Critical networks: the urgent need for digitalisation and innovation in public safety

Nokia Solutions and Networks Australia Pty Ltd

By Thomas Rehberg*, Head of Public Safety, Nokia
Wednesday, 04 October, 2023

Critical networks: the urgent need for digitalisation and innovation in public safety

Those employed in the fields of public safety and critical infrastructure are, by definition, familiar with emergencies. But our world is changing rapidly, and a torrent of modern threats is ratcheting up the definition of emergency, adding more urgency to the need for innovation in critical communications.

Public safety is a tough job, and climate change and disaster response are making it even tougher. Forest fires in Canada burned through more than 15 million hectares this summer, shattering the previous record of 7.6 million, and led to the deaths of four on-duty firefighters. With a five-time increase in climate-related disasters in the last 50 years, according to the World Economic Forum, wildfires, extreme storms, rising sea levels and droughts are causing deaths, damaging critical infrastructure and costing billions.

Add to climate disasters the enormity of our modern socio-economic challenges and the situation worsens. A lack of housing and transport for a growing urban population are driving homelessness and crime in cities. Soaring living costs are pushing many into poverty. And just when we need more first responders, the industry faces a sector-wide labour gap. Fewer and fewer people are choosing a career in critical industries and public safety, and there’s a growing skills gap as digitalisation changes job descriptions.

Cybercrime adds another dimension as it diversifies and grows more frequent, from money scams and corporate hacking attempts to the misuse of artificial intelligence (AI) and social engineering cases that can lead to civil unrest. The pressure on the public safety community to operate effectively in a virtual world is enormous.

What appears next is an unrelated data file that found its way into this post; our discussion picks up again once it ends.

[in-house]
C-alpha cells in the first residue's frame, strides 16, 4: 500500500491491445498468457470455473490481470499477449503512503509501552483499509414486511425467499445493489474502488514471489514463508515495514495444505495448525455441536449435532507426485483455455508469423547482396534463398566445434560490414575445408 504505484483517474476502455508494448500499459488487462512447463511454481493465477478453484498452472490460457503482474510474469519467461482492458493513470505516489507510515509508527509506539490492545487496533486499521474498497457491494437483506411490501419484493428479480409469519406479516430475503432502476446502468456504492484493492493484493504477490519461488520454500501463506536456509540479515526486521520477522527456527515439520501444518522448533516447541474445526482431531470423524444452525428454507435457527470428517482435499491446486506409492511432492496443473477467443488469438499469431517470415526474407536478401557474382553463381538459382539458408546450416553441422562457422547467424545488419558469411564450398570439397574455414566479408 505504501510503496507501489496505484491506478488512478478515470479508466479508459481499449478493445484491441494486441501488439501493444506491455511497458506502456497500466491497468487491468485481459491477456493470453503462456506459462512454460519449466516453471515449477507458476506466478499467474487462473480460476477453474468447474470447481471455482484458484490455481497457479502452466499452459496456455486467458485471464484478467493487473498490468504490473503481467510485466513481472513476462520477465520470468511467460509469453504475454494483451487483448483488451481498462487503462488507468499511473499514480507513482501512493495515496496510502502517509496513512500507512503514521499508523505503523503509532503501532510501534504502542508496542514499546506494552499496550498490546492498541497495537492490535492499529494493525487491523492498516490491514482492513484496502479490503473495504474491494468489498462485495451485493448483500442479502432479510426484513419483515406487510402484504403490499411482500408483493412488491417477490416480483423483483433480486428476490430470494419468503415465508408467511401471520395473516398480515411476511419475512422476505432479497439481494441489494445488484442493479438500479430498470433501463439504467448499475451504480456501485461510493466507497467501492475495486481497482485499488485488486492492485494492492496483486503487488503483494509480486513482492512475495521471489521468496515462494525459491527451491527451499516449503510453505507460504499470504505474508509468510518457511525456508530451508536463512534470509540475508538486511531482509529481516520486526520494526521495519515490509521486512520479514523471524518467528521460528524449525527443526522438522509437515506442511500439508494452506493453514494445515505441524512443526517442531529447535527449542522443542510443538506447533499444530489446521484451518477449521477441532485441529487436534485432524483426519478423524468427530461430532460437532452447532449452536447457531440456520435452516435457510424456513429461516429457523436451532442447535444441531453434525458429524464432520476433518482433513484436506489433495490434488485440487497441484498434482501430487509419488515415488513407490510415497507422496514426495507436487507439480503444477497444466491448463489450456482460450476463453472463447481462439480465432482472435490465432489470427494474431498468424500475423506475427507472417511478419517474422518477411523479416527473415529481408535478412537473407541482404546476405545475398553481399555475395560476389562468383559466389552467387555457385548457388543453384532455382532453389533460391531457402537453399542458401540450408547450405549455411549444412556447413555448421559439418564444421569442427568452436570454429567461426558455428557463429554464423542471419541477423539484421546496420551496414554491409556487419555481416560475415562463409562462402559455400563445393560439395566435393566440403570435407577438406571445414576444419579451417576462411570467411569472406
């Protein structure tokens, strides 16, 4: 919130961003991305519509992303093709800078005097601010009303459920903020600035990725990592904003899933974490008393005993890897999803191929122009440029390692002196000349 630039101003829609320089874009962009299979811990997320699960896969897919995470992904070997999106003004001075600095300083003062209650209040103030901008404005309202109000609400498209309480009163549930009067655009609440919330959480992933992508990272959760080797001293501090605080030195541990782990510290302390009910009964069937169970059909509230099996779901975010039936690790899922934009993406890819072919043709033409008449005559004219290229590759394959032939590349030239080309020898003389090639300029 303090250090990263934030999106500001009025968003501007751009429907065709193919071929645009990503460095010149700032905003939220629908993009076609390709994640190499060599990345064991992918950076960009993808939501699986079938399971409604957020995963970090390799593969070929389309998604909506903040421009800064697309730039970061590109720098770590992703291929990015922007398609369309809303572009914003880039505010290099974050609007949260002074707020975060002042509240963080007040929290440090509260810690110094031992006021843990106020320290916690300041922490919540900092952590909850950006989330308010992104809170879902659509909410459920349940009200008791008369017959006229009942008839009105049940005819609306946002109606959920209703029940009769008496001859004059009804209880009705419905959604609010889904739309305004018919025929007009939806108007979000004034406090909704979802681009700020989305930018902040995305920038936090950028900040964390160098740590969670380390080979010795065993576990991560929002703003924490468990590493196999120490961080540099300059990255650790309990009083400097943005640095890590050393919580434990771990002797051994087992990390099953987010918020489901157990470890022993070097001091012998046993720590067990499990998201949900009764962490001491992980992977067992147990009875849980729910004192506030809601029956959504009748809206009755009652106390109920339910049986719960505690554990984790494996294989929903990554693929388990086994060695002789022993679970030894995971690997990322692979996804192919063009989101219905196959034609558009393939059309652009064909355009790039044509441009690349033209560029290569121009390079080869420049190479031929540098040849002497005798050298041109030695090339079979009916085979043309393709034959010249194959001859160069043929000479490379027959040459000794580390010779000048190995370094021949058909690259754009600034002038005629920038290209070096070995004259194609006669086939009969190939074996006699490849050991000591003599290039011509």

So, how do public safety operators tackle all of these threats?

The answer lies in developing digital capabilities at scale. Operators of critical infrastructures such as railways, power utilities and emergency response must do so to protect their own data, assets and operations against potential threats. Public safety operators must leverage digital and situational intelligence to prepare for escalating threats, and thus respond quickly and adequately.

New solutions for digital-age problems

There’s some relief in knowing that a robust toolbox of digital technologies already exists. Think AI, augmented reality (AR) and deep data insights. These kinds of tools can help public safety agencies protect and serve efficiently, safely and confidently.

For example, improved situational analysis can lead to better decision-making, laser-sharp preparedness and faster response times. The data to support this can be sourced in dozens of ways. By combining IoT sensors, wearables and body cam footage with real-time analytics in the command-and-control centre, it’s possible to follow the exact location, exposure and movement of first responder teams as well as monitor vital health statistics — helping to keep staff out of harm’s way.

Drones are an especially powerful tool to elevate intelligence as well as aid disaster response: from real-time video monitoring of large public events or ongoing emergency situations to utilising drones equipped with sensors and thermal cameras to support response after disaster strikes.

This type of project is already underway in Belgium, where telecom operator Citymesh has deployed 70 drones in 35 emergency zones across the country. Designed to gather information in the critical 15-minute period immediately following a call, the 5G automated drone grid ensures first responders are fully apprised of and equipped to respond to each unique situation.

This new level of situational awareness can be extended further into the general public. By deploying rich-media early-warning systems, public safety agents can enhance their communication with citizens and alert them in real time and based on their geolocation about an ongoing situation. Indeed, a report by the World Meteorological Organization found that early-warning systems and disaster management increased the lives saved almost threefold between 1970 and 2019.